LandNet as a Civil Society Platform on Land Governance.
LandNet constitutes the “Civil Society Platform on Land Governance”. It has developed and is implementing a “National Engagement Strategy” (NES) whose objective is to guide Civil Society’s engagement process with various stakeholders to speak with one and unified voice. The NES sets the agenda for strengthening collective voice towards influencing and engaging with the national policy space on the issues of land identified as core by Network members.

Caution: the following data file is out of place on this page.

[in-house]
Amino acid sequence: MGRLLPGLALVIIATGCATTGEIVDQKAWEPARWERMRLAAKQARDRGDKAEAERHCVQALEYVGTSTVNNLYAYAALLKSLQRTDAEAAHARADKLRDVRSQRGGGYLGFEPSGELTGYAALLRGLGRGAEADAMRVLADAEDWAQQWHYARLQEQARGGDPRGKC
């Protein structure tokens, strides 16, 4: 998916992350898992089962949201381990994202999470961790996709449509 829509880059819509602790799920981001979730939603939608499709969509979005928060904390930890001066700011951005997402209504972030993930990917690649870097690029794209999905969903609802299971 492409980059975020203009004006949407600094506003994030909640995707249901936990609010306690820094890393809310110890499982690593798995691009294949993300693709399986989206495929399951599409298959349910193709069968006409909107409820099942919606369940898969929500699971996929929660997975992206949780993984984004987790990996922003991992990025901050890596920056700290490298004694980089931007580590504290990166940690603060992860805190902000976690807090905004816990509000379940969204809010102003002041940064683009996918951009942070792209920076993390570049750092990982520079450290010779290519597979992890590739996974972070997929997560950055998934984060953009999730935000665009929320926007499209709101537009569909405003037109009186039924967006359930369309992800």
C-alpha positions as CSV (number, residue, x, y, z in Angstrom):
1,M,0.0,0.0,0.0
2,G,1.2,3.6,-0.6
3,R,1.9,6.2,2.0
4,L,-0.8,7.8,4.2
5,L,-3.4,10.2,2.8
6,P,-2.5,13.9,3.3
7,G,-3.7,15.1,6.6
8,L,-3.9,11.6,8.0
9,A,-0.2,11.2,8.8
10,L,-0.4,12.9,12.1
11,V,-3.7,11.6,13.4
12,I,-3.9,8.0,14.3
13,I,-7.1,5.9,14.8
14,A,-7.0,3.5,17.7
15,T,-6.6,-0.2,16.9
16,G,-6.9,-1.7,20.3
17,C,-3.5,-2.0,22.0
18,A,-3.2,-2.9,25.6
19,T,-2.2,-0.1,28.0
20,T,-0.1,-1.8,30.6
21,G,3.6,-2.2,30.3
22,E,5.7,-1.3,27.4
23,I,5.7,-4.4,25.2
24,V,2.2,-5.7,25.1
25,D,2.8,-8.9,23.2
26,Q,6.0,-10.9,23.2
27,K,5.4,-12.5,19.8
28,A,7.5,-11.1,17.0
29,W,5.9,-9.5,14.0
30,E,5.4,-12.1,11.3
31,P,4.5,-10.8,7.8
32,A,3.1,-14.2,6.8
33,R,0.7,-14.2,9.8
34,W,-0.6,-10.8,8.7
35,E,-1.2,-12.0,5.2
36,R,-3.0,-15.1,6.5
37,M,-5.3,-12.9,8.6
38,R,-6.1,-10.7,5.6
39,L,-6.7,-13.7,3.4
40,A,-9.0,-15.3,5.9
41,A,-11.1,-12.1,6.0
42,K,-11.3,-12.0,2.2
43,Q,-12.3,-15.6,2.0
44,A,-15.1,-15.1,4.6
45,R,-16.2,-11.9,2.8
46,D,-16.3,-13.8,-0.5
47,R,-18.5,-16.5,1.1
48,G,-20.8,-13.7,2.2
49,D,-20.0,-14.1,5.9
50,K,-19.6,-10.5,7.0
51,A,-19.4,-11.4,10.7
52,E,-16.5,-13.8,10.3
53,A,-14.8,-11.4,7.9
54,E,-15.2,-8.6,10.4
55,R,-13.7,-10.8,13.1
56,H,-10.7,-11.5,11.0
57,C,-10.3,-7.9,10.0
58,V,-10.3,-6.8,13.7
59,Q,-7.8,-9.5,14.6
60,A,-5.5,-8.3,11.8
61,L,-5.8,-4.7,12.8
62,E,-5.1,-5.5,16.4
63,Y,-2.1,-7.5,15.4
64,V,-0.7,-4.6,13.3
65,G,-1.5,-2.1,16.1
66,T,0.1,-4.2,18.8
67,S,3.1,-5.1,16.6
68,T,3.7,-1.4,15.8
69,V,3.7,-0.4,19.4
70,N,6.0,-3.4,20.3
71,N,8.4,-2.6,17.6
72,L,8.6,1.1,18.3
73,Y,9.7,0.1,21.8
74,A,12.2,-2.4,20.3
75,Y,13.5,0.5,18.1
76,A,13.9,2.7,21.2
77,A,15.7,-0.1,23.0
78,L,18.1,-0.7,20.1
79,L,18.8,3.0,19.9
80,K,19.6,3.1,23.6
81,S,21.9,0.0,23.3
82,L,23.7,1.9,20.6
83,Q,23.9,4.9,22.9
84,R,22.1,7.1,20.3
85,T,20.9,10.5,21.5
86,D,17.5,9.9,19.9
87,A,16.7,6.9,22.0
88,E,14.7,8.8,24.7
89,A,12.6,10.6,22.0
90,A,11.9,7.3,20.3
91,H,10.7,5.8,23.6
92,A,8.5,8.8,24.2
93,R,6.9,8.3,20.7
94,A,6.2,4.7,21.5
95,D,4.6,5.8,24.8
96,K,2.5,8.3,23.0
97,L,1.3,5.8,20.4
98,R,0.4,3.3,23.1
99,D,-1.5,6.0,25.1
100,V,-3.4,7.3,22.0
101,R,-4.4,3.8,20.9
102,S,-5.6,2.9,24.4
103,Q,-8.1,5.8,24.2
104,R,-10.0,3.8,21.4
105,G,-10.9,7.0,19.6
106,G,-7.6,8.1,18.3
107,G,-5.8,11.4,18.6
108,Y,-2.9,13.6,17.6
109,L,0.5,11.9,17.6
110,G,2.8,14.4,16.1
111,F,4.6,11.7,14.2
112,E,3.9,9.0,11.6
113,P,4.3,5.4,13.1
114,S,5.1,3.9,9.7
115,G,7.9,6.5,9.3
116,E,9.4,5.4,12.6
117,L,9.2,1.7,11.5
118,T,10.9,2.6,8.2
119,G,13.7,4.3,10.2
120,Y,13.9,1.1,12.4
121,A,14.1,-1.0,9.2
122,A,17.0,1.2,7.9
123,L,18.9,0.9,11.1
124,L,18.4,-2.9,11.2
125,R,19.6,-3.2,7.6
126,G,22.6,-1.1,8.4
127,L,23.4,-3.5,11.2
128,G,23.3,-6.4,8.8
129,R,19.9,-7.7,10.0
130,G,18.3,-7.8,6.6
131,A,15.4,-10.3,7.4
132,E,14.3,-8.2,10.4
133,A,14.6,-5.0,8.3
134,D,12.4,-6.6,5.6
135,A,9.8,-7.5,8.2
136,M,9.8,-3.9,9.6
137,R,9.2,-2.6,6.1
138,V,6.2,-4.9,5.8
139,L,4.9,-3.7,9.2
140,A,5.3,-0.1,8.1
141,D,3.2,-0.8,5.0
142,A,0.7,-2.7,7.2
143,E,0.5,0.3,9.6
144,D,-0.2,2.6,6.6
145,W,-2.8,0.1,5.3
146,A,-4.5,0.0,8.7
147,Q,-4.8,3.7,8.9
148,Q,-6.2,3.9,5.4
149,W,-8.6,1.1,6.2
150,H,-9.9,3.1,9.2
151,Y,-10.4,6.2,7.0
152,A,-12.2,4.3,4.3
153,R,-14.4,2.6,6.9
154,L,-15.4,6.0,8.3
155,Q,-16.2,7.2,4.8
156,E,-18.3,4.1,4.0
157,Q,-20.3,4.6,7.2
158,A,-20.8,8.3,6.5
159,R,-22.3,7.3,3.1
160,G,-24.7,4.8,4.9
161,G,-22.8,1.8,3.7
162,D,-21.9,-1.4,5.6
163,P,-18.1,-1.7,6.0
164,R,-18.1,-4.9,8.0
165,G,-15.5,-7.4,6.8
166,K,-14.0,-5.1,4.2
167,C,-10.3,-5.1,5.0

Research and Documentation
Under the CSO World Bank grant 2009 LandNet conducted an advocacy based research from 2009 to 2010 in the eight districts of Nsanje, Chiradzulu, Mwanza, Salima, Dowa, Mzimba, Rumphi and Chitipa and documented at least 100 case studies of women and men being dispossessed of land due to oppressive cultural practices.